The Law Office of Jo Ann Bui Leslie
Joan Leslie*

* Board Certified, Estate Planning and Probate Law by the Texas Board of Legal Specialization
Specializing in Wills, Trusts, Estate Planning, 
Guardianship, and Probate & Estate Administration

Office Visits By Appointment Only: Dallas, Texas 75206




When talking about "trusts" with clients and friends,  I have found that many people do not truly understand what a trust is,  how they are created, what their purpose is, or how they work.  Trusts can be a confusing concept for many people.  For this reason, some clients prefer not to incorporate them into their planning for fear of complexity. In reality,  trusts can be fairly simple and straightforward but first, it is important to understand the basics of what a trust is and how they operate.  


In the simplest of terms,  a trust is a legal document, basically an agreement, that outlines a legal relationship between certain parties. This relationship describes how property, such as money, is to be used for the benefit of (a) certain person(s).  


In this legal document,  the first key player is the person who creates the trust. This person is known as the "grantor" (also referred to as "settlor" or "trustor").  The grantor requests that another person,  the "trustee", follow his instructions laid out in this legal document to take care of and use certain property for the benefit of another person, the "beneficiary"

In legal speak,  we say that the trustee "holds property for the benefit of another person" but this statement often confuses people because they often assume that "holding property" means that if a trust account is at the bank,  then the bank is the trustee, and that is not always the case. The bank could be holding the account but your Uncle Bob could be the trustee.

With that said,  even though there are "three" key players described above,  that does not necessarily mean that three different people have to play each role.  In fact,  in some types of trusts,  one person could play two roles.  That means that one person could create the trust and act as his own trustee; or one person could create the trust for his own benefit and have someone else be his trustee.  


So to summarize,  a trust is just a legal document expressing the terms of a relationship (a stack of papers that include a bunch of [important] legal mumbo jumbo).  You would go to an attorney to draft this legal document for you.  Once the legal document is drafted, the trust will only come to life after it is properly "funded" with the trust property.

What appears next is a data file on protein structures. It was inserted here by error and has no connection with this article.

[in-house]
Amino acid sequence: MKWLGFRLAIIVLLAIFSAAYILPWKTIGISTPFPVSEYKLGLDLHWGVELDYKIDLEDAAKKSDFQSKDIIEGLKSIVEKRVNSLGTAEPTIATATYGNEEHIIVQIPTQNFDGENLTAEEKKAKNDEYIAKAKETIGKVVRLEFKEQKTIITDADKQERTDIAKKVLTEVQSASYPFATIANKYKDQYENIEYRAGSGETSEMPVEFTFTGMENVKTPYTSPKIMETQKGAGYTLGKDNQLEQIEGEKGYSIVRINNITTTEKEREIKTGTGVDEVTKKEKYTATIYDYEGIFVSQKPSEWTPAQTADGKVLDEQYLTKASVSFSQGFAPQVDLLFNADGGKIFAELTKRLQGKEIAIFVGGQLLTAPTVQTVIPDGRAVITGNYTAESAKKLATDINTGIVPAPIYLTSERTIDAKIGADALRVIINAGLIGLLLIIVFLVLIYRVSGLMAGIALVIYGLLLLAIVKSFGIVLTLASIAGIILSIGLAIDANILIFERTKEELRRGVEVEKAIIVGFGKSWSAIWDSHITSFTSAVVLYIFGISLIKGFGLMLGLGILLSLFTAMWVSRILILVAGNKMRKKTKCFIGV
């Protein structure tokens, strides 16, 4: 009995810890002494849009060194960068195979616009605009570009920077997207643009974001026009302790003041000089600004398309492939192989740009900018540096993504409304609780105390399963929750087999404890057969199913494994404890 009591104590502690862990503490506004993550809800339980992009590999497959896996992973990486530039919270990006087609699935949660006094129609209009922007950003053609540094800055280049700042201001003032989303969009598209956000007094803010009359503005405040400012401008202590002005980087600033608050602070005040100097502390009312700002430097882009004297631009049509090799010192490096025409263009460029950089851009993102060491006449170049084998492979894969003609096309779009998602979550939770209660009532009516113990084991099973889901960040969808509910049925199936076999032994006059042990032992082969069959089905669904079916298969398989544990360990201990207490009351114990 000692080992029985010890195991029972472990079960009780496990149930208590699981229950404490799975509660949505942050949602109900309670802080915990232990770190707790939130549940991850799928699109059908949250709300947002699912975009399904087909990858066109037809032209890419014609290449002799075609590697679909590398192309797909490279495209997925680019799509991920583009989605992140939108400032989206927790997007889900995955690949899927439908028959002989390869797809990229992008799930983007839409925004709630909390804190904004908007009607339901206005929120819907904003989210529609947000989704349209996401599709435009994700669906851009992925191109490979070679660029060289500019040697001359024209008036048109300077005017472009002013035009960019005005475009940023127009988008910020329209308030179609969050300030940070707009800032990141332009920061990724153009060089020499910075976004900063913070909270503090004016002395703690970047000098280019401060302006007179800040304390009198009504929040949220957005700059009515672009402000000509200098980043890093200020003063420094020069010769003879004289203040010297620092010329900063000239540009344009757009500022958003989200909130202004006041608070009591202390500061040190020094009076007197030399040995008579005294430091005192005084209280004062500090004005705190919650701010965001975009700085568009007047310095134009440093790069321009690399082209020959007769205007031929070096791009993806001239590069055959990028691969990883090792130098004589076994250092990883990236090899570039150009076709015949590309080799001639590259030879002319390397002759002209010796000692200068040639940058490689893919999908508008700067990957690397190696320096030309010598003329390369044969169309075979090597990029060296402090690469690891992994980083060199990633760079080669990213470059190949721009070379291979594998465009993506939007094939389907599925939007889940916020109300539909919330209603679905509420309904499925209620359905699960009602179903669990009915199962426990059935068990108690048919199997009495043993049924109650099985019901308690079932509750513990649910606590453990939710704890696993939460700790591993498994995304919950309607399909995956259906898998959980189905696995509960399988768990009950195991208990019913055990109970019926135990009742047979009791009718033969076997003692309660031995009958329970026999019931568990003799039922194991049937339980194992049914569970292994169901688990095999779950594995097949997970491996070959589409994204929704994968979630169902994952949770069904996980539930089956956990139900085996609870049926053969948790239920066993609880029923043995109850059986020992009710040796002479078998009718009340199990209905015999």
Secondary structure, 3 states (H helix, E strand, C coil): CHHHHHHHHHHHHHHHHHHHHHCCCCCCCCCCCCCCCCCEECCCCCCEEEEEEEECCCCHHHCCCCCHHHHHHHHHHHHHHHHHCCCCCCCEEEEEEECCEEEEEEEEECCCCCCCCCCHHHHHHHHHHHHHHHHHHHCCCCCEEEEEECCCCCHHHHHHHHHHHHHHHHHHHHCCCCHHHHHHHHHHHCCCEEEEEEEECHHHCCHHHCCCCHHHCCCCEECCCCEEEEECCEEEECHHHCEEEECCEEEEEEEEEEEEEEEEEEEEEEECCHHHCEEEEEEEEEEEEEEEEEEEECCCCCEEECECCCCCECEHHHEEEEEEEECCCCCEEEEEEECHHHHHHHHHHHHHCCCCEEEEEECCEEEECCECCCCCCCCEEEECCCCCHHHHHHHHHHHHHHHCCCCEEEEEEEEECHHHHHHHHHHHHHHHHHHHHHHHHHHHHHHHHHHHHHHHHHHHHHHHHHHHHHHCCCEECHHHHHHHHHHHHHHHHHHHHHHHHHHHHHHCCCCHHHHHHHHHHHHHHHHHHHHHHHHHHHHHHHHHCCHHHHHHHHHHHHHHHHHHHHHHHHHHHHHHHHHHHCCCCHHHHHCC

You actually have to change "title" of the property to the name of the trust. For example,  if someone tells you that some real estate is in trust,  that means that the actual deed of that real estate has to be "in the name of" the trust. When you put property into a trust, you are giving up your legal interest in the property itself.  It is no longer owned by you in your individual capacity but rather it is owned by the trustee for the benefit of another person,  the beneficiary.

Hearing that,  you might wonder why you'd want to give up your legal interest in some property that you own? Well, it is because trusts can have benefits under the law that may be advantageous for some people's needs.



testamentary trust is a trust that is created upon the grantor's death. It is typically included as part of the provisions of a person's will. 

An inter vivos trust is a trust that is created during the grantor's lifetime. It can be created for the grantor's own benefit or for the benefit of others.  Such a trust can be funded either during the grantor's lifetime or at the grantor's death.  

Inter Vivos trusts can be created as a Revocable Trust or an Irrevocable Trust. A Revocable 'Inter Vivos' Trust is commonly referred to as a Revocable Living Trust.


There are Revocable Trusts and Irrevocable Trusts. A revocable trust is a trust which the grantor can revoke, amend or cancel at any time (before his/her death).  On the other hand, an Irrevocable Trust cannot be revoked, cancelled or even amended after it is created. (Irrevocable Trusts are often used in estate planning in an attempt to minimize or defer Estate Taxes.)


PURPOSES, in general 

Trusts are used for various purposes. Estate planners often use trusts in planning for reasons such as: holding property for a person (the beneficiary) until he is mature enough to manage it; holding property for a beneficiary so that it can only to be used for specific purposes; holding property for a beneficiary to protect it from the claims of creditors; holding property so that it can be managed for a beneficiary's long term support; providing [estate] tax reduction or deferment benefits; etc. 


Revocable Living Trusts can have several benefits for certain planning needs but unfortunately have been marketed by non-legal professionals (or those outside of Texas) who do not understand the true nature of when or why they are truly beneficial.  Although I could essentially make more money by having a client believe that they are "necessary", my goal is to explain to my clients the pros and cons of such legal planning and allow them to decide for themselves.  (In most cases, for the younger client, the benefits for having a revocable living trust do not outweigh the cost analysis nor realities of actually living with funded revocable living trust.) 

One Common Misconception

Many people have the misconception that the true, primary advantage of a Revocable Living Trust is that it will 'reduce or eliminate thousands of dollars in taxes and probate costs'.  

Going back to the concept discussed above about "who" owns legal title to the trust property,  remember that you no longer own that property if it is funded into the trust. When you die, that means that since you no longer personally own that property,  it is not  an asset that is probated (e.g., distributed) by the terms of your will but rather it is distributed according to the terms of the trust. That is what keeps property held in a Revocable Living Trust from going through the probate process.